Exide Industries sees huge potential in microgrids for tubular batteries

Exide Industries sees huge potential in microgrids for tubular batteries

Exide Industries sees huge potential in microgrids for tubular batteries 150 150 Energy Storage Journal

November 11, 2021: Exide Industries, one of India’s largest lead battery manufacturers, has decided to focus on microgrid installations to make the most of what it believes is a ‘huge, huge potential market for energy storage’, R&D president Dipak Choudhury told delegates at the Asian Battery Conference in early November.

With India’s drive towards ramping up its energy storage capacity — the government has put up billions of dollars of cash for battery firms to install storage – the race is on for battery makers to submit tenders.

To make the most of the government’s $2.5 billion PLI (production-linked incentive), which is technology agnostic, battery makers have to meet certain criteria, such as committing to sourcing a certain amount of materials from within India and meeting minimum performance thresholds.

Chaudhury said the aim was to have a stationary storage market of 230GWh by 2027, 15% of which would be grid scale, the rest behind-the-meter storage.

“We are developing lead-acid solutions for small to medium capacity,” he said. “We are currently limiting our solutions to a range of between 50 kWh to 500kWh. Mostly what you hear is MWh, but we think we need to go there step by step.”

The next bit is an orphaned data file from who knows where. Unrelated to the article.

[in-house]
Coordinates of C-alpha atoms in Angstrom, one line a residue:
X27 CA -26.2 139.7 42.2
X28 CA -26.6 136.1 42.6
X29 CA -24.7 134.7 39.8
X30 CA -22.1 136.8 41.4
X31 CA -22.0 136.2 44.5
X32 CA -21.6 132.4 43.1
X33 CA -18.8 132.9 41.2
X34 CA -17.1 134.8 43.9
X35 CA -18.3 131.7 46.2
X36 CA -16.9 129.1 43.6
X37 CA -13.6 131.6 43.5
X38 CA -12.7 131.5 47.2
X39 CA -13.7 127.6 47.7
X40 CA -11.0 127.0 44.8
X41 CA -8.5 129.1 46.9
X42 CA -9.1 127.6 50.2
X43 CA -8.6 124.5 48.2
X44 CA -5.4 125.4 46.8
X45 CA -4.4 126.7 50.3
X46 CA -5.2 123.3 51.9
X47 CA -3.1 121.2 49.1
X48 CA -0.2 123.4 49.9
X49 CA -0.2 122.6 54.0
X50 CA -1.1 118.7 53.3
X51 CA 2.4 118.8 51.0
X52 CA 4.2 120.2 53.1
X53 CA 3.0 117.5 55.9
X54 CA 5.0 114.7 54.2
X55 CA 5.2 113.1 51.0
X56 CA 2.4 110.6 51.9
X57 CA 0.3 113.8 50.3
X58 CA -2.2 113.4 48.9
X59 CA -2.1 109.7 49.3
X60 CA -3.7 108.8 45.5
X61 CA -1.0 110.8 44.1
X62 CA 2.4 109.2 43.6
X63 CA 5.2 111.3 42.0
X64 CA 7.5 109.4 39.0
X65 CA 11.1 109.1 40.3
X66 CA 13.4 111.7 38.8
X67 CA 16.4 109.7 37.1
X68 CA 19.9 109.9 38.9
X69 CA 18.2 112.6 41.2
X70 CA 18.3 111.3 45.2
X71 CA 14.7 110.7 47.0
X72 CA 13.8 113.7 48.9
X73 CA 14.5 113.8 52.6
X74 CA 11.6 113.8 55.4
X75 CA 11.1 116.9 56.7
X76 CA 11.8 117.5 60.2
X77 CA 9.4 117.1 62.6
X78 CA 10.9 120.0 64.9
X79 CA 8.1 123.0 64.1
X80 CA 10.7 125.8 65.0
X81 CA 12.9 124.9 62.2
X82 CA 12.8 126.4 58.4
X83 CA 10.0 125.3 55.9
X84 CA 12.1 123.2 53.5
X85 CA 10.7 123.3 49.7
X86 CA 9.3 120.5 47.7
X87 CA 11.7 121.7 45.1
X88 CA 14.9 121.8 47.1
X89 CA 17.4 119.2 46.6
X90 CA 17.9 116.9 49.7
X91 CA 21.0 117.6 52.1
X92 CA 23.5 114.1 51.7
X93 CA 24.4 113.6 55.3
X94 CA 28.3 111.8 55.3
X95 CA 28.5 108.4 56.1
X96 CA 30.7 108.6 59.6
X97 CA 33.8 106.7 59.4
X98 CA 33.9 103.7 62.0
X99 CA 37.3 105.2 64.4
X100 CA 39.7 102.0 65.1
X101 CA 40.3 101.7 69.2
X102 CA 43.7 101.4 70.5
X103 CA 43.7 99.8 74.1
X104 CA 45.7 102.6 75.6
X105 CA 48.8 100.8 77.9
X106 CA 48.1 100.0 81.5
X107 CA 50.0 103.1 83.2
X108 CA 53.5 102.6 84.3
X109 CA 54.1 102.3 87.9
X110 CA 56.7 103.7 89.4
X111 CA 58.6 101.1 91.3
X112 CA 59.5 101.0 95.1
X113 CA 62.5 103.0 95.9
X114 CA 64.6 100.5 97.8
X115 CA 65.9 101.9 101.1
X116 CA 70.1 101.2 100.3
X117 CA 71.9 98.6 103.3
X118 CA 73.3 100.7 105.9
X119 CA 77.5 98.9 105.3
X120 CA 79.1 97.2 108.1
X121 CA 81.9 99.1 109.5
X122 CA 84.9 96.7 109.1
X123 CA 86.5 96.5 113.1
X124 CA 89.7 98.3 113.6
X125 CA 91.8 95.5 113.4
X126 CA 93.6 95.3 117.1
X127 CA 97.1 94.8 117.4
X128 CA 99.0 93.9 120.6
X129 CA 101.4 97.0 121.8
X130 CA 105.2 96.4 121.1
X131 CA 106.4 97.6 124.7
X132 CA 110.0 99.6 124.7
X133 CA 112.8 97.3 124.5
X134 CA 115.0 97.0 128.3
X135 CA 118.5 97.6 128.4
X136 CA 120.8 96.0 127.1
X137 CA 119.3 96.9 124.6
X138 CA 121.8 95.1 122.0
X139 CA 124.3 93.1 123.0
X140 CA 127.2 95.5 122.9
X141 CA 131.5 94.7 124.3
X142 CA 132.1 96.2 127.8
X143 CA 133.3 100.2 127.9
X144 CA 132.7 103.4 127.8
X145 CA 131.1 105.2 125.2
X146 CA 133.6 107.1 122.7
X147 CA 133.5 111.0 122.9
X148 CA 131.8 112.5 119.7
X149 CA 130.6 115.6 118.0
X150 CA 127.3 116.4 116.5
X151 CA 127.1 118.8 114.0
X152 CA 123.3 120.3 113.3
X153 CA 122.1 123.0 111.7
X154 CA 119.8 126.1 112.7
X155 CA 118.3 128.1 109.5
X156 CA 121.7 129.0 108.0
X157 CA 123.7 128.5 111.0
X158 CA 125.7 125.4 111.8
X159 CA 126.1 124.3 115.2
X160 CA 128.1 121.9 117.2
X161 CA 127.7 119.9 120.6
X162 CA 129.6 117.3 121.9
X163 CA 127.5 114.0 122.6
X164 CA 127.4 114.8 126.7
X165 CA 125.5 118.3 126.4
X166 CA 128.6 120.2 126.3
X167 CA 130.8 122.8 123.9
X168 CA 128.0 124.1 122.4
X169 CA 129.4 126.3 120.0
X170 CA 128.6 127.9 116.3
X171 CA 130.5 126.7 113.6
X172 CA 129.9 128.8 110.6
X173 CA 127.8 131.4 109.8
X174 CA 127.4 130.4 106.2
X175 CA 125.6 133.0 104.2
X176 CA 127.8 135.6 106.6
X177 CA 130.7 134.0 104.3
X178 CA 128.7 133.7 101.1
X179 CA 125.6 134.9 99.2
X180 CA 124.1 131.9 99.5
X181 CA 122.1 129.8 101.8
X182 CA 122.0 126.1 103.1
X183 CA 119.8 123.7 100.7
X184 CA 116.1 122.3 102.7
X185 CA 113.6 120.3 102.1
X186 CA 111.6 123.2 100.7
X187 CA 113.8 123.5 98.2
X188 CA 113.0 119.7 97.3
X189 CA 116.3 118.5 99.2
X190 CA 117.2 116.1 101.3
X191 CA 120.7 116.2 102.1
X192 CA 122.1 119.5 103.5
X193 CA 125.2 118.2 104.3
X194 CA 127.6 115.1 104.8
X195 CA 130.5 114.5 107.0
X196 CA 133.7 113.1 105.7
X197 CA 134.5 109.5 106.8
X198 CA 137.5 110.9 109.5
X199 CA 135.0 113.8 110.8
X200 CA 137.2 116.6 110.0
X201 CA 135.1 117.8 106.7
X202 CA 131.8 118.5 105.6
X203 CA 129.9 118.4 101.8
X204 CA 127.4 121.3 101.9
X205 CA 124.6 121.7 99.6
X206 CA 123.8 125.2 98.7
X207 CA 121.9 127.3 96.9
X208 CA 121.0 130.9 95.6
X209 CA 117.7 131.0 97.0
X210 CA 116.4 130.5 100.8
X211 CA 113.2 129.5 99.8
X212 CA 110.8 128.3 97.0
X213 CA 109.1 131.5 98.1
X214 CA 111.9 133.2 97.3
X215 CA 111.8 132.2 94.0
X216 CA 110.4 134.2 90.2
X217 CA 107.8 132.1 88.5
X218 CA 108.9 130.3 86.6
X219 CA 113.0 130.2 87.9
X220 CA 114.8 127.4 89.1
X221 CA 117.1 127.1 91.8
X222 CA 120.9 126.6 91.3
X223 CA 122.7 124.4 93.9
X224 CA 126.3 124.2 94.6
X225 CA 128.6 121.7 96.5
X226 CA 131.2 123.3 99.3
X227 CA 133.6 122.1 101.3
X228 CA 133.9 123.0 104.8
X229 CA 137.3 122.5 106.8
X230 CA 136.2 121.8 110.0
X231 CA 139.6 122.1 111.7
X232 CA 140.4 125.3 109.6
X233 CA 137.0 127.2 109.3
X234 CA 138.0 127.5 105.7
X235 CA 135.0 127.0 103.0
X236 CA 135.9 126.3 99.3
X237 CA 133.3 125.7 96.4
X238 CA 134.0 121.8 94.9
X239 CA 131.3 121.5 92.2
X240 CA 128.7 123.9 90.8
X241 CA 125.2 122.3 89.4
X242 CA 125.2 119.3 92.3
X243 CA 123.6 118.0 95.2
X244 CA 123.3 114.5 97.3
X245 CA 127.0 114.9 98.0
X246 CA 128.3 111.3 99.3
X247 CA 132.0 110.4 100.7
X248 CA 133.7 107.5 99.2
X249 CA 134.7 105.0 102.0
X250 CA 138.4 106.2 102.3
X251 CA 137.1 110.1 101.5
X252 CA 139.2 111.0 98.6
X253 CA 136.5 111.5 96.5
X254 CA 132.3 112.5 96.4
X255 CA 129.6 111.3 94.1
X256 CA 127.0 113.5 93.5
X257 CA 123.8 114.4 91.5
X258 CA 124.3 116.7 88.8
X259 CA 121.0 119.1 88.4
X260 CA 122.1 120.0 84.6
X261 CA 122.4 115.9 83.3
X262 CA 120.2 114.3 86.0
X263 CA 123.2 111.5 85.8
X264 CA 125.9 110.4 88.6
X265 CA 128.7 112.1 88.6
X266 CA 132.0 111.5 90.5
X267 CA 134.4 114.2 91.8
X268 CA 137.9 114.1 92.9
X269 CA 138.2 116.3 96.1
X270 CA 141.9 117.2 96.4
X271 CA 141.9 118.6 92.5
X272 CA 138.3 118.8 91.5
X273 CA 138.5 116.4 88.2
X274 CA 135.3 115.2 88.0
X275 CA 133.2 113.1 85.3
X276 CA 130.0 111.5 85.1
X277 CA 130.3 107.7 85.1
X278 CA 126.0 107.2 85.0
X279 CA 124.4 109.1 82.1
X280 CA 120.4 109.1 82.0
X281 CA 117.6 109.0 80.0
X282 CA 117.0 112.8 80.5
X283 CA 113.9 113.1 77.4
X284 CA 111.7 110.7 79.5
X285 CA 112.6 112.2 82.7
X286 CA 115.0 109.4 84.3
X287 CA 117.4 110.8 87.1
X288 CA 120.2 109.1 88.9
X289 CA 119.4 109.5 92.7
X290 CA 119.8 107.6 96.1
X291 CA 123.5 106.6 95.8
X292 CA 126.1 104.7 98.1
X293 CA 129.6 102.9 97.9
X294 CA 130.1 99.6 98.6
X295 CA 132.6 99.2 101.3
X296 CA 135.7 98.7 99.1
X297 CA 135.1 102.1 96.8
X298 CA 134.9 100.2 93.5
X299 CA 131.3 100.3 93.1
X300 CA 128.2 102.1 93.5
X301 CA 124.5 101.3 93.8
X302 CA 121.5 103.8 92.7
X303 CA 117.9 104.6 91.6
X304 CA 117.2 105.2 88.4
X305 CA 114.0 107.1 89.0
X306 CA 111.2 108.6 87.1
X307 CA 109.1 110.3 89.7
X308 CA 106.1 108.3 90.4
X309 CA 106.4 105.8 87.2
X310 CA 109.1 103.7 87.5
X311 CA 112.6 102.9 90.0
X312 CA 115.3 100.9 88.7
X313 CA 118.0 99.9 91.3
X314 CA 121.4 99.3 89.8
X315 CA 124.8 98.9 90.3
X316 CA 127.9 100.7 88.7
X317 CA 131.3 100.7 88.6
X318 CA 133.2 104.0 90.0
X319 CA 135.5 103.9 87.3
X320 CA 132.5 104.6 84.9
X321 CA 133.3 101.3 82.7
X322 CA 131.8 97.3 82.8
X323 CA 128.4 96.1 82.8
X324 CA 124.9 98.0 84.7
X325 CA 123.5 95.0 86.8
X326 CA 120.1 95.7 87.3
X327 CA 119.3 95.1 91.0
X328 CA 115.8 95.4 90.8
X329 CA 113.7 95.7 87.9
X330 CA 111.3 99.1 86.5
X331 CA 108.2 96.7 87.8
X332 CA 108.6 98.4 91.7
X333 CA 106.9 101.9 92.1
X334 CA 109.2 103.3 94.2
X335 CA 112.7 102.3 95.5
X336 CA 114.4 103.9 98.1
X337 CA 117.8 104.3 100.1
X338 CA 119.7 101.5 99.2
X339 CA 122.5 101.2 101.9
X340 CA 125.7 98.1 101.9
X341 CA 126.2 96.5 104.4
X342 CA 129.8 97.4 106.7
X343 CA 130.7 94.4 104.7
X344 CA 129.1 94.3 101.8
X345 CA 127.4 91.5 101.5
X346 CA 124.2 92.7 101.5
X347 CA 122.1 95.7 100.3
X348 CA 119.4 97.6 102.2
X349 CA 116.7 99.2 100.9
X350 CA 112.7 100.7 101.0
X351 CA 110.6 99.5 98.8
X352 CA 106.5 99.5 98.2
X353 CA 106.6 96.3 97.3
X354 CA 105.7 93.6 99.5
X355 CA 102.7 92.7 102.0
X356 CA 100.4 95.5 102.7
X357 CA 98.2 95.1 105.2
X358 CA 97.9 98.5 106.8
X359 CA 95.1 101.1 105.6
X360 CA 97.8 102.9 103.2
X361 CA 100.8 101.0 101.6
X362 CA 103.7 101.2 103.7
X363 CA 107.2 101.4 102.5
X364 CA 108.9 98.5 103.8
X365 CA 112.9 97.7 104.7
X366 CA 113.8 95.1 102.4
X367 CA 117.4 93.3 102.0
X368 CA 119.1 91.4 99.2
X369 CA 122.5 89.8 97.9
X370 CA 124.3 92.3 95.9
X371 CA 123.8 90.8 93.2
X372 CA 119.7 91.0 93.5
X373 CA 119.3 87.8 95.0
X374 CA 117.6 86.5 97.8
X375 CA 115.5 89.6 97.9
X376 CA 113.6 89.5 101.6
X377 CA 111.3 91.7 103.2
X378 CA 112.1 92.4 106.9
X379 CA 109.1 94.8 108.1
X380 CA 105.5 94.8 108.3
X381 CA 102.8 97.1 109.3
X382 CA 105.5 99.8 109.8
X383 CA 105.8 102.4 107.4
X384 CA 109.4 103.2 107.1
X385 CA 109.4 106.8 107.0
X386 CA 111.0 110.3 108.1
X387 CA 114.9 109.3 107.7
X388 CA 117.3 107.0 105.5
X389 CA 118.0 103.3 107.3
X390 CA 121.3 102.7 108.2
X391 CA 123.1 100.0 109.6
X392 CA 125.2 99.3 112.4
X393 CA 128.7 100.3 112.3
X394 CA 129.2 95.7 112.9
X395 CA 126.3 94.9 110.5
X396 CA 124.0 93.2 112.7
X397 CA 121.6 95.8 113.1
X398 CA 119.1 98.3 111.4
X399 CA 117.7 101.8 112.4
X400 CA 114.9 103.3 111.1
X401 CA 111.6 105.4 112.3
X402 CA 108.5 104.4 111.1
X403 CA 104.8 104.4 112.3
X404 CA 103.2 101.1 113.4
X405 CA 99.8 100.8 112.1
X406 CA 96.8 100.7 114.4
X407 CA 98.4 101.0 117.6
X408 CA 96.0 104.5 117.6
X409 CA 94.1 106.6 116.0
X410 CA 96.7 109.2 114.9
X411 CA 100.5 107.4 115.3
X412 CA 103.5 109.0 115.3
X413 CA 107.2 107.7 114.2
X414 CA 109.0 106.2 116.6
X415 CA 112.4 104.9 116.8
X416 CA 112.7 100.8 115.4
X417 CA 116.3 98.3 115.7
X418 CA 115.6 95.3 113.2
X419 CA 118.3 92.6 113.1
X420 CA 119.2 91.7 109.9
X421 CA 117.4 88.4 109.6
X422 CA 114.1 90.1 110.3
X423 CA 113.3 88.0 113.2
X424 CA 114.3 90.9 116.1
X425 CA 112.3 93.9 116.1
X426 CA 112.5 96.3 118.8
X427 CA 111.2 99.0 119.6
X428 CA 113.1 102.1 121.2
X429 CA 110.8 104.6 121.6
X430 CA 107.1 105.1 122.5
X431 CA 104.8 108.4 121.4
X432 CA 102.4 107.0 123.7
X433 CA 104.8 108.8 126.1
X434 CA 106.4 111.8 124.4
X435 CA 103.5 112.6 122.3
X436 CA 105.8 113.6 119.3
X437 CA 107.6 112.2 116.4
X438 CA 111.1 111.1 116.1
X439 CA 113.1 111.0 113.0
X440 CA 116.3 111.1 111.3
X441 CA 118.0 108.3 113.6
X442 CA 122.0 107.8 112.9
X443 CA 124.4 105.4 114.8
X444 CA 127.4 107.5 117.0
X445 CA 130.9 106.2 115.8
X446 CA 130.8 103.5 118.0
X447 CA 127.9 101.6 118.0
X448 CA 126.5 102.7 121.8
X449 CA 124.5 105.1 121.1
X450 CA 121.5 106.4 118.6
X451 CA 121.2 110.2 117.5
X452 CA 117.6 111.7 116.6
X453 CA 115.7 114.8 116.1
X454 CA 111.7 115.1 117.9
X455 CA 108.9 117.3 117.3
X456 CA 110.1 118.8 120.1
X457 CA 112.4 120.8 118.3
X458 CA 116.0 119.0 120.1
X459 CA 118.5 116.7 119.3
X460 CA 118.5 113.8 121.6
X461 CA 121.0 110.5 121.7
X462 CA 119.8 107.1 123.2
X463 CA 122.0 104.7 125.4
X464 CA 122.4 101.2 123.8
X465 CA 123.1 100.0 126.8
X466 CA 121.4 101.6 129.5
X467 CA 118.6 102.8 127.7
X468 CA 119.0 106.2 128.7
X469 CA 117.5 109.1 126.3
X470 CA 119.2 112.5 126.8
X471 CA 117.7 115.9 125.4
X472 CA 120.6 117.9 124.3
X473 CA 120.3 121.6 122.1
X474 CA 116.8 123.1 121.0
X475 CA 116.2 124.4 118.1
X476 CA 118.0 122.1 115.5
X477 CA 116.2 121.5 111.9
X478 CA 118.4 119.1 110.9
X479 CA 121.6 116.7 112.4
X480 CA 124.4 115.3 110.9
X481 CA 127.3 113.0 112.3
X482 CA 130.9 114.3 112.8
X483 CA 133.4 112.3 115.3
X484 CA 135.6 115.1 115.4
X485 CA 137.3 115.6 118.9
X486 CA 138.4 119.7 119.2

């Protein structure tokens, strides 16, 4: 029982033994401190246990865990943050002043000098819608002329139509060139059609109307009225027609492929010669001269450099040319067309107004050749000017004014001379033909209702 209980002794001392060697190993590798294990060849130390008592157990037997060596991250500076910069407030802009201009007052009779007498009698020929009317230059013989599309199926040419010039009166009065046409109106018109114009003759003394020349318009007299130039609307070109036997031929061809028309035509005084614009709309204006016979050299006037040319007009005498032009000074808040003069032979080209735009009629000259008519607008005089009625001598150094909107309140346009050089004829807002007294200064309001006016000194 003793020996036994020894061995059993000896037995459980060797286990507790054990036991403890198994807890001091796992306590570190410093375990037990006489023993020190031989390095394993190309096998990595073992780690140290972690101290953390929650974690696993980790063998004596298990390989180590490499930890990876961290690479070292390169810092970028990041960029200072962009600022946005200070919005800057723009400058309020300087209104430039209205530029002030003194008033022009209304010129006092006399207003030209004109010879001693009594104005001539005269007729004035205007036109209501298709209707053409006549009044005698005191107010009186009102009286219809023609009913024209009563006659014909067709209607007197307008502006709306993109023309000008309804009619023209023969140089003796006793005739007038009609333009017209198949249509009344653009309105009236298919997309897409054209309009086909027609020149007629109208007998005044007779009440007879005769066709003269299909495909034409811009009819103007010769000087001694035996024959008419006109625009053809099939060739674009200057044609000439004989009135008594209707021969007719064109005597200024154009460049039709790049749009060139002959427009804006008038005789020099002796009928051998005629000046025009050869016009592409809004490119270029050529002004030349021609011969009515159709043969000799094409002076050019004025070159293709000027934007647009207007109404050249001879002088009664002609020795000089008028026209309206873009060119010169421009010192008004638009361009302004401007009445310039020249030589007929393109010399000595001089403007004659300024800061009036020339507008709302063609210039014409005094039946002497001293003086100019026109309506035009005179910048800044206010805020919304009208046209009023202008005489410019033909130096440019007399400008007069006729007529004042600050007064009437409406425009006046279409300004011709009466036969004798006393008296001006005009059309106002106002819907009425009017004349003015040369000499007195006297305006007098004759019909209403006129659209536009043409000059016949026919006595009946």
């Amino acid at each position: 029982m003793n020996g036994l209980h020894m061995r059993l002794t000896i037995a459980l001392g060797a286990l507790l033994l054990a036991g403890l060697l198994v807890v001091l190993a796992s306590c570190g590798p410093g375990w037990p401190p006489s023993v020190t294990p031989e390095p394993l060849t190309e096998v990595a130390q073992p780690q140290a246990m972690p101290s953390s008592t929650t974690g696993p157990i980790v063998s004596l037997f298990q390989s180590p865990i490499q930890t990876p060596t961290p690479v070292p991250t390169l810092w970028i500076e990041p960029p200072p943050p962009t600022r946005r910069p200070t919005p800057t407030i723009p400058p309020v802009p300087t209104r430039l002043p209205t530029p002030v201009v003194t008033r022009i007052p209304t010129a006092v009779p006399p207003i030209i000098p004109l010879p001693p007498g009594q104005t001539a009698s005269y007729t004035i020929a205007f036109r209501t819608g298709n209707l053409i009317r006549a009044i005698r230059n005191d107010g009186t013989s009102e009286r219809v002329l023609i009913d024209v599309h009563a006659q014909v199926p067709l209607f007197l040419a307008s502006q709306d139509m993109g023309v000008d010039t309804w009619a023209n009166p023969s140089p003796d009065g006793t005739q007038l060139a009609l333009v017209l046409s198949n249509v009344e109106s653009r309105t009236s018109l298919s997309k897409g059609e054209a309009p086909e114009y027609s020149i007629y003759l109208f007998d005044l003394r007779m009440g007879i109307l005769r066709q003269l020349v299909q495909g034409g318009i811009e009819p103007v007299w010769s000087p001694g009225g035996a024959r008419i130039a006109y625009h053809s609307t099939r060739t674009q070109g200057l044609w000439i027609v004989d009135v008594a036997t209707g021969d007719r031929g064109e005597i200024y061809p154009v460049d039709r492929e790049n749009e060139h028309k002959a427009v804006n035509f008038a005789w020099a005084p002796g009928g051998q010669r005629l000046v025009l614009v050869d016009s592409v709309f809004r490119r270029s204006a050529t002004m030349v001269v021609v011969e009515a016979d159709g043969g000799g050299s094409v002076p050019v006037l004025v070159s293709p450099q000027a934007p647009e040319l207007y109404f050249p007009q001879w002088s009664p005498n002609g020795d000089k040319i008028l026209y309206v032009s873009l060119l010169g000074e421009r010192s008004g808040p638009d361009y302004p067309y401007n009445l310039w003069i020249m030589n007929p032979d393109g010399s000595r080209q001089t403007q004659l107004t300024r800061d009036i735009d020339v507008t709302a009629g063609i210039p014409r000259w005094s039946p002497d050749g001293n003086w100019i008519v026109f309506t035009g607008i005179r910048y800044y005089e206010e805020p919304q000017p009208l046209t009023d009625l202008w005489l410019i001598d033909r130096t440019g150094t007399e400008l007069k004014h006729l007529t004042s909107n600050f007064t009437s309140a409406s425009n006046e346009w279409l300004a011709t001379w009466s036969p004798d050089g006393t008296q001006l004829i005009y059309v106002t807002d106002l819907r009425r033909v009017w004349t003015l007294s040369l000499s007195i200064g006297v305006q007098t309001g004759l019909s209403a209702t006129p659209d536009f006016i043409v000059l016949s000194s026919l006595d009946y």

Because of the size and diversity of India’s geography, he said small-scale storage systems for smaller, more remote households and offices could be made a ‘far more optimal solution for the energy storage capacity of this country’.

He said he was absolutely confident that what Exide had been working on for the past two to three years would be ‘the most cost-optimal solution’.

“With India’s social and political impetus to go towards rural electrification, and given the size and diversity of the geography of the country, taking transmission lines all across the country is a far more difficult and challenging situation — so the best option is to go for microgrids,” he said.

Every home or small office has battery back-up because of the unreliability of the grid, and these were almost entirely lead acid. Chaudhury cited a typical case study with the agricultural village of Adhaura, in north-east India, which has around 70 households with an average load of 117W.

The village is backed up with a tubular lead battery that can deliver 10 kW-15kW for six hours, a size and capability ‘that has become almost a standard expectation for microgrid applications’, he said.

Exide’s batteries, he said, can withstand extreme seasonal temperatures of up to 46oC, and last for more than 10 years.

“As many as 8 million blocks like this are going onstream every year — which works out at up to 14GWh of storage a year,” he said. “With a little bit more effort this could be made a far more optimal solution for the energy storage capacity of this country.”